In today's newsletter we cover the Hong Kong protests and the economic implications of the Anti Extradition Movement.


The Story

Like most stories, this one begins with the British Empire. In 1840, the British went to war with the Chinese over drugs. Yes, you heard that right — drugs. The English empire grew opium in Bengal and decided they could make a neat profit by selling it elsewhere, like China. The Chinese were incensed because the rampant opium use was affecting social harmony. So like any good principal authority, they clamped down on the opium trade.

But as soon as Britain got wind of this development they decided to take matters into their own hands and declared War on the Qing dynasty (the Chinese Empire).

And inevitably, they won. As part of the settlement offer, China was forced to part with Hong Kong and the territory continued to remain under British control for over a century. But they did sign a special agreement in 1898. The premise was simple. The British Government said it would administer Hong Kong for about 99 years (until 1997) and agreed to cede control to the Chinese soon after. In return, China was expected to treat Hong Kong as a special administrative region for the next 50 years. Meaning Hong Kong would continue to be a bastion of international trade, liberal values, and democracy while China promised to stay on the sideline until 2047. The setup became known as the “one country, two systems”.

The problem is — Ever since the British left Hong Kong, Chinese influence has been on the rise and this has whipped up tension between residents of Hong Kong and Beijing. The main point of contention, however — Democracy.

For activists patrolling the streets of Hong Kong right now, the definition of democracy is rather straightforward. Give us the right to choose our own representatives and we might back off. For China, this is unacceptable. The biggest concession they’ve made so far has been this — You can select your own Chief executive (top leader), but the candidates you vote for must be approved by a nominating committee. And China decides who’s on that committee.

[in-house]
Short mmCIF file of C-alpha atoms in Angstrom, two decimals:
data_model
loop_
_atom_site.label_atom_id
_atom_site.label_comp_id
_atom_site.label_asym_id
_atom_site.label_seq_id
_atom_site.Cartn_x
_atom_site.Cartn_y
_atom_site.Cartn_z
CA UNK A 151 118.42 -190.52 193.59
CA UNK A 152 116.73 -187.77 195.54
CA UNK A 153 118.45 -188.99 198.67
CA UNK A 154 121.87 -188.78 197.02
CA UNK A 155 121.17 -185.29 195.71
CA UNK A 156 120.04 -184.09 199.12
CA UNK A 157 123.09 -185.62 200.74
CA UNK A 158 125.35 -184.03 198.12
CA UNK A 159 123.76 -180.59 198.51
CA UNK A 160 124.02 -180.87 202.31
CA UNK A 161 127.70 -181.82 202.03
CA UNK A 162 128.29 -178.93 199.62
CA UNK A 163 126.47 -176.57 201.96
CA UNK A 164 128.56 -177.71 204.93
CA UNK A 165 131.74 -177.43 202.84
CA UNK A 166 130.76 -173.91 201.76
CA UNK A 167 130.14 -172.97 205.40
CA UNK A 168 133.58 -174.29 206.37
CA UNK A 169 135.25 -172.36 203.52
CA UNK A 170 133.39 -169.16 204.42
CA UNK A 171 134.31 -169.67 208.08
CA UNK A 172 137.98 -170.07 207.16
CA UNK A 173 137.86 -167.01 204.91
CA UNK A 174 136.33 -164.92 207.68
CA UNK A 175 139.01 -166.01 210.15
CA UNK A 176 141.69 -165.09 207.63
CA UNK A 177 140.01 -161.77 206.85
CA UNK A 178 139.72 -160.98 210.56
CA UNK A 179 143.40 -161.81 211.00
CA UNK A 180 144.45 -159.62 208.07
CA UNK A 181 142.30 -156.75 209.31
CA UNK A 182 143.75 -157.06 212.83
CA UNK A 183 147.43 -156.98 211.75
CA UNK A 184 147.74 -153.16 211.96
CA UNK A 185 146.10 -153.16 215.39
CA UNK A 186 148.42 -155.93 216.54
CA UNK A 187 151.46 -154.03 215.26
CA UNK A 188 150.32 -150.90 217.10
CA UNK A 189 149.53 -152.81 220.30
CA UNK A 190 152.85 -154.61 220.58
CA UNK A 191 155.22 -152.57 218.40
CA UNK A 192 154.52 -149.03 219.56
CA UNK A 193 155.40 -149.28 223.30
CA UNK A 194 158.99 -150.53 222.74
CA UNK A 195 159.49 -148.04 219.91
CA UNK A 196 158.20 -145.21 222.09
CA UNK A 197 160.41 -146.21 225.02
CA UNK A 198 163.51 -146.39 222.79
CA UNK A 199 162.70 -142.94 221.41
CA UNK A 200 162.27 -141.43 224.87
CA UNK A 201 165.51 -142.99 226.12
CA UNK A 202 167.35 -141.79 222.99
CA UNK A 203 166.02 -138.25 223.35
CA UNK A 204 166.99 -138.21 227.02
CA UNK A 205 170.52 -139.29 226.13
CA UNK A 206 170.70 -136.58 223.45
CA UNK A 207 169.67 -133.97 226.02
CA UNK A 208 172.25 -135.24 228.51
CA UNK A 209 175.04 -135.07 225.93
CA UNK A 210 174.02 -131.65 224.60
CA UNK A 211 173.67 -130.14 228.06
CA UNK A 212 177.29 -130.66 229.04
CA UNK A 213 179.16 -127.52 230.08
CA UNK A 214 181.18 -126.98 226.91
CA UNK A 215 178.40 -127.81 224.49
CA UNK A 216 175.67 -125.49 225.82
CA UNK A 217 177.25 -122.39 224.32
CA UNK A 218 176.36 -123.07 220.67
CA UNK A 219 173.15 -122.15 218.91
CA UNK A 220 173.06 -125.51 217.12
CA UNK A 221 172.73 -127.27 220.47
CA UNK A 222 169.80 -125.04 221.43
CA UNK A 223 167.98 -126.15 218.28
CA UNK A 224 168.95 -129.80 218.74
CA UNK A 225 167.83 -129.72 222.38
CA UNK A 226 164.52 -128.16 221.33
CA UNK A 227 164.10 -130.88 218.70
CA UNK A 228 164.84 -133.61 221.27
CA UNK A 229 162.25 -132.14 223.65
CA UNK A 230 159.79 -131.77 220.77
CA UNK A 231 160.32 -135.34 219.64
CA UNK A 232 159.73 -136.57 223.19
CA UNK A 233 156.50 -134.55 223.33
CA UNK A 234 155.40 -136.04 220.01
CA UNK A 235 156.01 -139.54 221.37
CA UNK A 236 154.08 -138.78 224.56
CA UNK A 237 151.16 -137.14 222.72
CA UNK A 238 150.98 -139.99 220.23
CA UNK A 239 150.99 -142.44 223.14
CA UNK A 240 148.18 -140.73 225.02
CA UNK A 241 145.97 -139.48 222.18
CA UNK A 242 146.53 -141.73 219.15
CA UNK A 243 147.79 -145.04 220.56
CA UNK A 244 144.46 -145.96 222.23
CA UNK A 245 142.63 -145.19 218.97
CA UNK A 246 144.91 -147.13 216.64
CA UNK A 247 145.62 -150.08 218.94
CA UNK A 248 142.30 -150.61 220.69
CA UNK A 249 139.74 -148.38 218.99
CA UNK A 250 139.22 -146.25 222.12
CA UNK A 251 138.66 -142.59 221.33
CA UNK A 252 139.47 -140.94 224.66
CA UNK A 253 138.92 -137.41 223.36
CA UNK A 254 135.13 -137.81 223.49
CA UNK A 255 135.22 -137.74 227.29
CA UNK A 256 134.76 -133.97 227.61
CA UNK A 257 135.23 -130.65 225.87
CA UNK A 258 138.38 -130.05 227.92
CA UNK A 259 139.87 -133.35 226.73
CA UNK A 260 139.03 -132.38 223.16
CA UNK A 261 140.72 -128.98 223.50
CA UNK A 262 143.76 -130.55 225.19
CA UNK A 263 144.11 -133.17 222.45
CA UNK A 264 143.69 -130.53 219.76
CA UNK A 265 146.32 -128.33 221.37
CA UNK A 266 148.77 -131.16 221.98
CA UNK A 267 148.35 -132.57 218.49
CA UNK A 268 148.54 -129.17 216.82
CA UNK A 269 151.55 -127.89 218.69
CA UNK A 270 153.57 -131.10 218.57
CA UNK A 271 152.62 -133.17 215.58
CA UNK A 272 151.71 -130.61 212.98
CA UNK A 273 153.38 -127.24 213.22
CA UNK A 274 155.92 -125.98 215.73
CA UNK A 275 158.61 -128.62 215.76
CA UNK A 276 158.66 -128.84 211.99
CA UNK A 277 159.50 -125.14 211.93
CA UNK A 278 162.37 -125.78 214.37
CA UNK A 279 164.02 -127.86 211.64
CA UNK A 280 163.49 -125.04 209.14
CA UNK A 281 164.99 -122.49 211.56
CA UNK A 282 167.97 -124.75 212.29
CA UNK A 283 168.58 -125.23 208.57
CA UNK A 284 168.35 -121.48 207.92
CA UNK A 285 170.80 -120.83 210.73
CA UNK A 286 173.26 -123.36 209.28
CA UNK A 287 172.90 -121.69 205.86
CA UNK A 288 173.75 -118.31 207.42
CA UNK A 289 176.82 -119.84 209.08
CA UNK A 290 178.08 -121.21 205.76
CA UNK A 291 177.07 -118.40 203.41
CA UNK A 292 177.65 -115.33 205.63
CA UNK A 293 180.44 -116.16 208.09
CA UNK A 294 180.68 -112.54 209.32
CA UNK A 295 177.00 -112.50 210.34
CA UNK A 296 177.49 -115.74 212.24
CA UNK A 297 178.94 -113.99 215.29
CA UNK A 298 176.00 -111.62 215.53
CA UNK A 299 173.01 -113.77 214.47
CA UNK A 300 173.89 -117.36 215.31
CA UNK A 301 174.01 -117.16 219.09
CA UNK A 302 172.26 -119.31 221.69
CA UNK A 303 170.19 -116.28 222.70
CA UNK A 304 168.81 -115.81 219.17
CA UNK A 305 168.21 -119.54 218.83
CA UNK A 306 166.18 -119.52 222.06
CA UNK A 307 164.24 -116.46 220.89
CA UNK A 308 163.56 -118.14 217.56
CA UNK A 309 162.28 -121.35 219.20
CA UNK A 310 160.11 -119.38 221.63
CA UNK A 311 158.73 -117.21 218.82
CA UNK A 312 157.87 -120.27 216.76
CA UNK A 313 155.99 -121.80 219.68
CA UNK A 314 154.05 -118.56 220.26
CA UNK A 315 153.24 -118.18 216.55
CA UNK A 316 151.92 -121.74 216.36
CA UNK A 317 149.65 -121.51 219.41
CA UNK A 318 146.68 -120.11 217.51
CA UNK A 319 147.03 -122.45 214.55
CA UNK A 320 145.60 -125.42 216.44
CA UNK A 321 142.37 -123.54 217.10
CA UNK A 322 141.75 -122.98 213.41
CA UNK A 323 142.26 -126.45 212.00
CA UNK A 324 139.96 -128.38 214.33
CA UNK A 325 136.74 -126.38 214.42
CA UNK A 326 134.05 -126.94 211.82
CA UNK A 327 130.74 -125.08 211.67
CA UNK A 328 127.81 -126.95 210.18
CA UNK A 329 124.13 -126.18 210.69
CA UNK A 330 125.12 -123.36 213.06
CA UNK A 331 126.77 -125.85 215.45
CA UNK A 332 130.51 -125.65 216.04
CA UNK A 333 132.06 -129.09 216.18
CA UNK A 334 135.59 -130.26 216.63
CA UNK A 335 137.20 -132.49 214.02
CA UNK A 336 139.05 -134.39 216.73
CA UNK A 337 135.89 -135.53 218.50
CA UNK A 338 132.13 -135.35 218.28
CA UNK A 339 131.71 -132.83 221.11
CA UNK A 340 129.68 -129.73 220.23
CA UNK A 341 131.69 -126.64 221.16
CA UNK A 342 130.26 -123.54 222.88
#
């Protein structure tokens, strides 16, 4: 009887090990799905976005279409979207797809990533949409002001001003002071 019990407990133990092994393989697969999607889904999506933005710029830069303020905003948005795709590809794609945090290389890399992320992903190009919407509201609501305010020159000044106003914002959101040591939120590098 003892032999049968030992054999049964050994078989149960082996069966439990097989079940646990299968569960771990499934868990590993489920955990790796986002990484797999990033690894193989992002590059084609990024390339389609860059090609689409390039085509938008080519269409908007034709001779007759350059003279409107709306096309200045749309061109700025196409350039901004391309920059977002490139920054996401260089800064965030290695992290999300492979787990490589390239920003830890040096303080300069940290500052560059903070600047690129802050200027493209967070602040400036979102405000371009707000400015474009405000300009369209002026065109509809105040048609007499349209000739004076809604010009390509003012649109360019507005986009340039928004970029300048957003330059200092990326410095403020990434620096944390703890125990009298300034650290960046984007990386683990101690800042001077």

This is deeply problematic. If you are going to give people free choice you can’t cherrypick a list of candidates and ask them who they like best. So pro-democracy activists in Hong Kong took to the streets in 2014 demanding full voting rights. This was the beginning of the Umbrella Revolution.

And then it got worse. In 2017, the chief executive Carrie Lam (mostly approved by Chinese loyalists) decided to push for legislation (law) that would have allowed China (and other countries) to extradite prisoners from Hong Kong. The fear was that China would use this as a tool to punish and prosecute people who were critical of Chinese intervention in Hong Kong.

And so the protests intensified. First, it was only peaceful demonstrations. But as the movement gained momentum there were multiple clashes between the police and the protesters and eventually, Carrie Lam was forced to withdraw the extradition bill indefinitely.

Now if you are thinking this is grounds for closure, you are wrong. Despite the withdrawal of the extradition bill, the main demands are still unmet. What happens to universal voting rights? Will the government pardon protesters who’ve been arrested so far? Will the state stop using the term rioters to address citizens who’ve resorted to peaceful demonstrations? And since the government has refused to give in to these demands the protests continue unabated.

Now obviously things have been pretty grim on the economic front as well. Local businesses have had to shut shop for days and the region’s most lucrative industry — Tourism, has been down in the dumps. I mean, why would anyone want to make travel plans involving Hong Kong when the place continues to burn. In fact, even large corporations that have always looked at Hong Kong as an attractive investment destination (because of the exceptional infrastructure, workforce and the justice system) are now having second thoughts. And don’t even get me started on the companies that are already well entrenched in the region. Many mega corporations are laying off employees and looking to move operations elsewhere. And last month, all this culminated in a rather bombastic crescendo when Hong Kong slipped into a recession as economic activity (GDP) declined for 2 straight quarters (6 months) for the first time in 10 years.

Considering Hong Kong continues to be one of India’s largest trading partners, you would expect some of the ripples to have reached Indian shores by now. However, the impact has been minimal. Granted, exports haven’t been booming since the protests began, but it’s not terrible either. But India will keep a close eye on the demonstrations nonetheless. Because the fate of Hong Kong will determine how India will perceive the region going forward and I am pretty sure we wouldn’t want Hong Kong to look like Beijing, at least not anytime soon.

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